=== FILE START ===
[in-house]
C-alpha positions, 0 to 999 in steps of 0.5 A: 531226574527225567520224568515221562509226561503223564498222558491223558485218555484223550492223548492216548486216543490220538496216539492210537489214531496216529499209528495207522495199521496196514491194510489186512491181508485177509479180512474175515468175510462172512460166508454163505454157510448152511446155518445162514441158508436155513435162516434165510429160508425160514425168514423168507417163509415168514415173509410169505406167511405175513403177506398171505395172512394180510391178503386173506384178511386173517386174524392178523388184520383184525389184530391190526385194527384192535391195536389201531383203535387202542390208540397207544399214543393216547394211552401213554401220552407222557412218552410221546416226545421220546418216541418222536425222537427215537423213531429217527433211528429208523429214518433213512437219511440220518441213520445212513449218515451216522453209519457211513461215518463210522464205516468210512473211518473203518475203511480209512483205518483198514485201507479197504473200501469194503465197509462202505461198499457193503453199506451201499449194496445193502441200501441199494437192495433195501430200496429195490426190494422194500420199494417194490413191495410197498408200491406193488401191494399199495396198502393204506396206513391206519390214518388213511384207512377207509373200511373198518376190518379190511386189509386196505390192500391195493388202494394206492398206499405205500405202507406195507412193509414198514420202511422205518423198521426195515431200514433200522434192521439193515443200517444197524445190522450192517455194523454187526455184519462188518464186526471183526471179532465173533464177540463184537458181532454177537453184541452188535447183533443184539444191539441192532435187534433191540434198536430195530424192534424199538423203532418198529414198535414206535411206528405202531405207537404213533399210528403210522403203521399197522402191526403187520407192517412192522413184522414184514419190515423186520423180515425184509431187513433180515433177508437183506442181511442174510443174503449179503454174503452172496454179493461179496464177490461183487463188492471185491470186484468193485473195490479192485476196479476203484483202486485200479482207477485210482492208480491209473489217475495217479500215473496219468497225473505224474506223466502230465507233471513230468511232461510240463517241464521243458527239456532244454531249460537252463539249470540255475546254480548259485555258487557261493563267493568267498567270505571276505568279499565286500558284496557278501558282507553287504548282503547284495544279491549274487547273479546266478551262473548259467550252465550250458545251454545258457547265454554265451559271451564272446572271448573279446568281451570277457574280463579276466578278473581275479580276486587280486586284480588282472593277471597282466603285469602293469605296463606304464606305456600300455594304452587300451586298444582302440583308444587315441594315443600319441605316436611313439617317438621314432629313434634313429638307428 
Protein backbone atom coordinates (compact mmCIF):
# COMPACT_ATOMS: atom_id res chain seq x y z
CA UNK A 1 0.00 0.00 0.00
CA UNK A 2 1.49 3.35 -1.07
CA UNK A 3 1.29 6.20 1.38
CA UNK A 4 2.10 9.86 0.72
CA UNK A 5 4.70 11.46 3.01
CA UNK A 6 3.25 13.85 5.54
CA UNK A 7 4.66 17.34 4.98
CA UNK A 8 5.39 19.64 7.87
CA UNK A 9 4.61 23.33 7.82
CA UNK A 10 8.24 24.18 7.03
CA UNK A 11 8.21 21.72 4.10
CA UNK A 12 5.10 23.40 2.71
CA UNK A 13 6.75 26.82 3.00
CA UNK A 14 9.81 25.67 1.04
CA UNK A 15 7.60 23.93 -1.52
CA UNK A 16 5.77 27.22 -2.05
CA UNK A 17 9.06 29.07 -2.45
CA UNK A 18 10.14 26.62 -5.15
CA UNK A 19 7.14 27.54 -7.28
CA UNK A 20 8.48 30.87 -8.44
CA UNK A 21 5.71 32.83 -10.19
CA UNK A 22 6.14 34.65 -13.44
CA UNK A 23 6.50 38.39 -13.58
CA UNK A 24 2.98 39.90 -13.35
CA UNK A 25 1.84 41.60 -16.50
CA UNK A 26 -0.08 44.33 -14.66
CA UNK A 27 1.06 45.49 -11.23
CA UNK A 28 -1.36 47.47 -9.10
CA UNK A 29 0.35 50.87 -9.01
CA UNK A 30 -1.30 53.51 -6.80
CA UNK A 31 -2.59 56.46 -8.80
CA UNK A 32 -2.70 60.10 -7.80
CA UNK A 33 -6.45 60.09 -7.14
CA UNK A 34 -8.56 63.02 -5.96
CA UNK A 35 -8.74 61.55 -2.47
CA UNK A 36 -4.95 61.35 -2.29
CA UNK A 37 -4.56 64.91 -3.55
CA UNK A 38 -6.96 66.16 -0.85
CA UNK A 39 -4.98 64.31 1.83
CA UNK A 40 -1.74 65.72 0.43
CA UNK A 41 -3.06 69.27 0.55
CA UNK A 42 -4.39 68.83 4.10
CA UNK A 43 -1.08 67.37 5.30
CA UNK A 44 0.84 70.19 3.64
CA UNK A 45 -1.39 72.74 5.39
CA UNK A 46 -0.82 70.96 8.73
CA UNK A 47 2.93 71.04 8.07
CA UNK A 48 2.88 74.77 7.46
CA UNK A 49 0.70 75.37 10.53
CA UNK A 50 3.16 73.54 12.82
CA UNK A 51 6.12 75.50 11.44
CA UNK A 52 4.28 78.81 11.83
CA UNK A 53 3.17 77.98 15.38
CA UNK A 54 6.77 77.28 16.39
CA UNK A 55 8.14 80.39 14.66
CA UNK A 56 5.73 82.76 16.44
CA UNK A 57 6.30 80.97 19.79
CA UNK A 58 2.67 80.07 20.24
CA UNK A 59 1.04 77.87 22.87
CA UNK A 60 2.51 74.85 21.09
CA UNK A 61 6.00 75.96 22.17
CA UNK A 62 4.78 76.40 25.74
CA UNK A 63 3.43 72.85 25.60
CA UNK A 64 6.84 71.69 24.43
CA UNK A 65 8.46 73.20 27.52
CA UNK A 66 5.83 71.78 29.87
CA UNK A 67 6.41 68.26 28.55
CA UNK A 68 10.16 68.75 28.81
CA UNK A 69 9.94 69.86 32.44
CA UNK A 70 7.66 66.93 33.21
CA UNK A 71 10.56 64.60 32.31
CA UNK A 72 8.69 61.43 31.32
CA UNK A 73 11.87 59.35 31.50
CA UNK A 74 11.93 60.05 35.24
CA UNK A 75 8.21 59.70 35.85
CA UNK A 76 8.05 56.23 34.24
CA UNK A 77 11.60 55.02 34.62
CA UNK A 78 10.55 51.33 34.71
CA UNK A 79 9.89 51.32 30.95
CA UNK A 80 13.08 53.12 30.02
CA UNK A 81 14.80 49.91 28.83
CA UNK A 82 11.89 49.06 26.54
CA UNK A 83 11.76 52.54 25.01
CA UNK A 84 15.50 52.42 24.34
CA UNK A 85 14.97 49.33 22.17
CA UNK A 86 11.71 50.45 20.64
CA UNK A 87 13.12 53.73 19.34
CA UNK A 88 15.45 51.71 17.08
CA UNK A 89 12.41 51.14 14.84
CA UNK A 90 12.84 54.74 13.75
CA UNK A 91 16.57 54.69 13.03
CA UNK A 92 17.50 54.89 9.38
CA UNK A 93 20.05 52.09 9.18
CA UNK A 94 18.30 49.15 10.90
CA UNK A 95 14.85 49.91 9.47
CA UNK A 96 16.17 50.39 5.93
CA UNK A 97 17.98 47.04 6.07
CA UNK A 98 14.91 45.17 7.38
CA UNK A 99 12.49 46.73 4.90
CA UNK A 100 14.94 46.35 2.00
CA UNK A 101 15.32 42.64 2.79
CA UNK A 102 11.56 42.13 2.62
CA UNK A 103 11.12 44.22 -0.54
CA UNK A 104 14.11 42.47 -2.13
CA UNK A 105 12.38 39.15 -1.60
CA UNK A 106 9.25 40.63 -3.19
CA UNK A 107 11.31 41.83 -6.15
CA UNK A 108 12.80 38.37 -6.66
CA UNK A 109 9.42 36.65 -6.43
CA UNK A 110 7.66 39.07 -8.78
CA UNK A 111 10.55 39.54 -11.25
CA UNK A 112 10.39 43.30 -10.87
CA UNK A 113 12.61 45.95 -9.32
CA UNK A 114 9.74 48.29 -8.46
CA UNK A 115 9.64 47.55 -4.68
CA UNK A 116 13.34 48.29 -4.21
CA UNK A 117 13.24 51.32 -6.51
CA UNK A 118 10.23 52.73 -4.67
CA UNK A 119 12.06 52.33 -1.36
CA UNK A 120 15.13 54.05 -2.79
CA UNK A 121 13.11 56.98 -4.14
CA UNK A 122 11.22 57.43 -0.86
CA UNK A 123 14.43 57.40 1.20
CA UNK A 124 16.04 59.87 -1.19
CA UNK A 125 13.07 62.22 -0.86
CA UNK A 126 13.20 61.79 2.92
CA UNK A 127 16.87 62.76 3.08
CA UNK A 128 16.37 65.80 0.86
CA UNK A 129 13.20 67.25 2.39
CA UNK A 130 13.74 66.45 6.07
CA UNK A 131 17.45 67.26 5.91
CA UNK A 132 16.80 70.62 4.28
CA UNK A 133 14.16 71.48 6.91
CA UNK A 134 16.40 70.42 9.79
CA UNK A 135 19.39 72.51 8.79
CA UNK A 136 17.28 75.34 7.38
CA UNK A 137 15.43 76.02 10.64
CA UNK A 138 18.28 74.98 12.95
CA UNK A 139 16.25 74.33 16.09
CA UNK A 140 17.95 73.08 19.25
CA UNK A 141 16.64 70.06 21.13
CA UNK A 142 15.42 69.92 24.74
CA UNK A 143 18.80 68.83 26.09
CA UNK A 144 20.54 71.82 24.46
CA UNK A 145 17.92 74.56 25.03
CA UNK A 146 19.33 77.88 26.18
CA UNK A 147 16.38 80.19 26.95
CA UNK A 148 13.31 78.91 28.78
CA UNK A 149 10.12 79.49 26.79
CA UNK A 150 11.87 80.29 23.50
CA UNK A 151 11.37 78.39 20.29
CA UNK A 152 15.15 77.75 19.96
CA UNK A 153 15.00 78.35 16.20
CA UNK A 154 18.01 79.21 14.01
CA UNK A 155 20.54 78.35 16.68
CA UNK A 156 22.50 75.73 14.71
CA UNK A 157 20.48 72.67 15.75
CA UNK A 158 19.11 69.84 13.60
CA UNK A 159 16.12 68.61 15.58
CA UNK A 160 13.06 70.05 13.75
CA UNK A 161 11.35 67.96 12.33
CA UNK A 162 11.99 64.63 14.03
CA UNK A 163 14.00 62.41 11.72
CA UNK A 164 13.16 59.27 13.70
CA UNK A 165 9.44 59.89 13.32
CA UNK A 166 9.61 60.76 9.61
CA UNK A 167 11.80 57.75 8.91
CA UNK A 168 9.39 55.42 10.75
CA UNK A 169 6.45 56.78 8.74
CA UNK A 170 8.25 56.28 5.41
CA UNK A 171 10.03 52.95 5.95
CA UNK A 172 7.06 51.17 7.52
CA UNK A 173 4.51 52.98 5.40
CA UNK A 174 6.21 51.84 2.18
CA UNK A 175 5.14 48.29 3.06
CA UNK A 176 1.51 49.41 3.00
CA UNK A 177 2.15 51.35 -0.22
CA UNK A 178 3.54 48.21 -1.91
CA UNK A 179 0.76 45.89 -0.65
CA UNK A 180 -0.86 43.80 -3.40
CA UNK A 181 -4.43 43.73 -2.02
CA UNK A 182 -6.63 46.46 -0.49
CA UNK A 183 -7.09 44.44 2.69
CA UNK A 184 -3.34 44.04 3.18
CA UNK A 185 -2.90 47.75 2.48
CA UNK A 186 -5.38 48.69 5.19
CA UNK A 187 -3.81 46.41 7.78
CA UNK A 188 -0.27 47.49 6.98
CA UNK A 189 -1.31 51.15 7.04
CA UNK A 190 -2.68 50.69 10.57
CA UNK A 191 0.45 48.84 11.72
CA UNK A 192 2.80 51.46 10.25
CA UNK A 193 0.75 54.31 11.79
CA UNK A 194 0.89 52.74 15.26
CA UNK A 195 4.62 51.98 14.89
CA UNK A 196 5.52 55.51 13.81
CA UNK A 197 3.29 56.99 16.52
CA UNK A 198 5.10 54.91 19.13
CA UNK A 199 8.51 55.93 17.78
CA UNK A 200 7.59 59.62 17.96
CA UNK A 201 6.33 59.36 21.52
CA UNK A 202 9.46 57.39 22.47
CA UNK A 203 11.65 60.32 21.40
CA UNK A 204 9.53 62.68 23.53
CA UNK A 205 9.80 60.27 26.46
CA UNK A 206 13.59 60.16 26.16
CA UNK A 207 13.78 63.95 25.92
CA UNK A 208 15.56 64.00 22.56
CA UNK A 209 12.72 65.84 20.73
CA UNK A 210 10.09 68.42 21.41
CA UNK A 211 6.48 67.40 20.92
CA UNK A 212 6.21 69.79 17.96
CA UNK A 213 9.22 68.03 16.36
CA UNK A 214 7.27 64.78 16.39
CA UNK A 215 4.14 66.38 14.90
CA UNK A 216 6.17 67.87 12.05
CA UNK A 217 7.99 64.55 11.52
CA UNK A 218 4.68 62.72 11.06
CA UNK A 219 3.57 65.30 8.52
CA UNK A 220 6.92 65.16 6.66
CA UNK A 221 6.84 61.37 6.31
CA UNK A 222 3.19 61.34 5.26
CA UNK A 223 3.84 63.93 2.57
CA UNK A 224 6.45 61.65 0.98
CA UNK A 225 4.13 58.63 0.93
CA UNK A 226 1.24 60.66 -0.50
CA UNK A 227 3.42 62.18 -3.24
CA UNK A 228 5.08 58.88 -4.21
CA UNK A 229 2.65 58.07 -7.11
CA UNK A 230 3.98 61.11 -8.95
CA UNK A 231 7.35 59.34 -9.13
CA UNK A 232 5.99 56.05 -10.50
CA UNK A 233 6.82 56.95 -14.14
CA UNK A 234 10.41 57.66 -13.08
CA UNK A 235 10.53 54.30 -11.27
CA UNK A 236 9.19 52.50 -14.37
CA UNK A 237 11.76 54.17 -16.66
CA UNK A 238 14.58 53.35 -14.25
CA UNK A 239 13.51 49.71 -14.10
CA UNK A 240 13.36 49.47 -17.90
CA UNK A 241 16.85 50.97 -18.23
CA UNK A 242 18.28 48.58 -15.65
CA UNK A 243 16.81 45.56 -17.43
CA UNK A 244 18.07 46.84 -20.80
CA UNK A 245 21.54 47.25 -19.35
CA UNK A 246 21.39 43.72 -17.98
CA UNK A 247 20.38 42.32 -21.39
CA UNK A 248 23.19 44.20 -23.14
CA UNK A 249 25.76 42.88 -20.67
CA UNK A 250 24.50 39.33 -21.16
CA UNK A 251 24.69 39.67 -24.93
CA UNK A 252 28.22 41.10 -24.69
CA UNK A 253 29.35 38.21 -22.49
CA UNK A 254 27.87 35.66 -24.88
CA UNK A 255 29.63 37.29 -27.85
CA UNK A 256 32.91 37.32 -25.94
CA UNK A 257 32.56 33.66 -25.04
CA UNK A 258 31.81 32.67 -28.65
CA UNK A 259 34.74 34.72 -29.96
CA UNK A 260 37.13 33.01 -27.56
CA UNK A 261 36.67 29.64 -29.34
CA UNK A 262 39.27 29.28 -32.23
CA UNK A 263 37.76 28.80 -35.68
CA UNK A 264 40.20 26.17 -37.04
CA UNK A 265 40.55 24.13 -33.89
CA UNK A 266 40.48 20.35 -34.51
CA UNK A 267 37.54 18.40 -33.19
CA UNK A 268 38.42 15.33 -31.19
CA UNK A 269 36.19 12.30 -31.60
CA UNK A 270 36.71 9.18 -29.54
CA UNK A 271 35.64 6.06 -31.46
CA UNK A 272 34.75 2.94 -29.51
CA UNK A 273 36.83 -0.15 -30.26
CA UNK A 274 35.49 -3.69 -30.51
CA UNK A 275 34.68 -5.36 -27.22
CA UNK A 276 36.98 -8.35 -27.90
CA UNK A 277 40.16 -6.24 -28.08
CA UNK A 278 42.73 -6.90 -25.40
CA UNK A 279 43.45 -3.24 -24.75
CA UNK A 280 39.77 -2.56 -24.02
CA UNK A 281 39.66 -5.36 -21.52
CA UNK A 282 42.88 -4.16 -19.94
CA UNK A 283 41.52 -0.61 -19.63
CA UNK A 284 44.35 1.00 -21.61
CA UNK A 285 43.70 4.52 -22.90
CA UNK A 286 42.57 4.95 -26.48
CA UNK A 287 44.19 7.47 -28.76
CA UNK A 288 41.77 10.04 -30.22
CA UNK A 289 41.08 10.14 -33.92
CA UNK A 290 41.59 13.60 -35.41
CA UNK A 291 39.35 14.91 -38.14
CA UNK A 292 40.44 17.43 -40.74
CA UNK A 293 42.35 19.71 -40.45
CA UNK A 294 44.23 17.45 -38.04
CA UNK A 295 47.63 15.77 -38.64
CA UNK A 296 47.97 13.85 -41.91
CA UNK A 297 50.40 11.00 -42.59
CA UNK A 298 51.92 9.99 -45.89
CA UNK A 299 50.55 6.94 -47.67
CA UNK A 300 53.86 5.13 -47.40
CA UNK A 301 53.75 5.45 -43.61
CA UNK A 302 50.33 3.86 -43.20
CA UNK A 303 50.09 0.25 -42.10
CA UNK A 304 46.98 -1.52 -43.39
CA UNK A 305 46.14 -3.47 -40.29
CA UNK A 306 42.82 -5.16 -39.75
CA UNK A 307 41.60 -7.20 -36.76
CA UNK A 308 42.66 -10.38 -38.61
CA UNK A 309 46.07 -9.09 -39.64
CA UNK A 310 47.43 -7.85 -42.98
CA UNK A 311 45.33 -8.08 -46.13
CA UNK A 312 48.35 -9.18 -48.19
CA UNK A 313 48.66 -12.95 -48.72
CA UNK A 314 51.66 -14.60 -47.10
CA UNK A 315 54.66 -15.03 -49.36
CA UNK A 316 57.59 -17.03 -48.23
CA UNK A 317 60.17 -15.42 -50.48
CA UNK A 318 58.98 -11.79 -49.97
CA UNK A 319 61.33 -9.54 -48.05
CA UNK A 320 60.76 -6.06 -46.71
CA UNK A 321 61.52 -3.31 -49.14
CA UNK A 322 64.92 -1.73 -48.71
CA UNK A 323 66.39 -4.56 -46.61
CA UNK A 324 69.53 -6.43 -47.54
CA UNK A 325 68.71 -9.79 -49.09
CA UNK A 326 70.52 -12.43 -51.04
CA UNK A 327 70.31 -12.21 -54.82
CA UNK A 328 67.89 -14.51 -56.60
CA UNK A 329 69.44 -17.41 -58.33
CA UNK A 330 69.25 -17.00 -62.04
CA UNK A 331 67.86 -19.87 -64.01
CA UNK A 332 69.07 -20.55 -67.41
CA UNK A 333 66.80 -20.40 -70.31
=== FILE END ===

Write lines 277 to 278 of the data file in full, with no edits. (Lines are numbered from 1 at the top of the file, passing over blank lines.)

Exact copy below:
CA UNK A 273 36.83 -0.15 -30.26
CA UNK A 274 35.49 -3.69 -30.51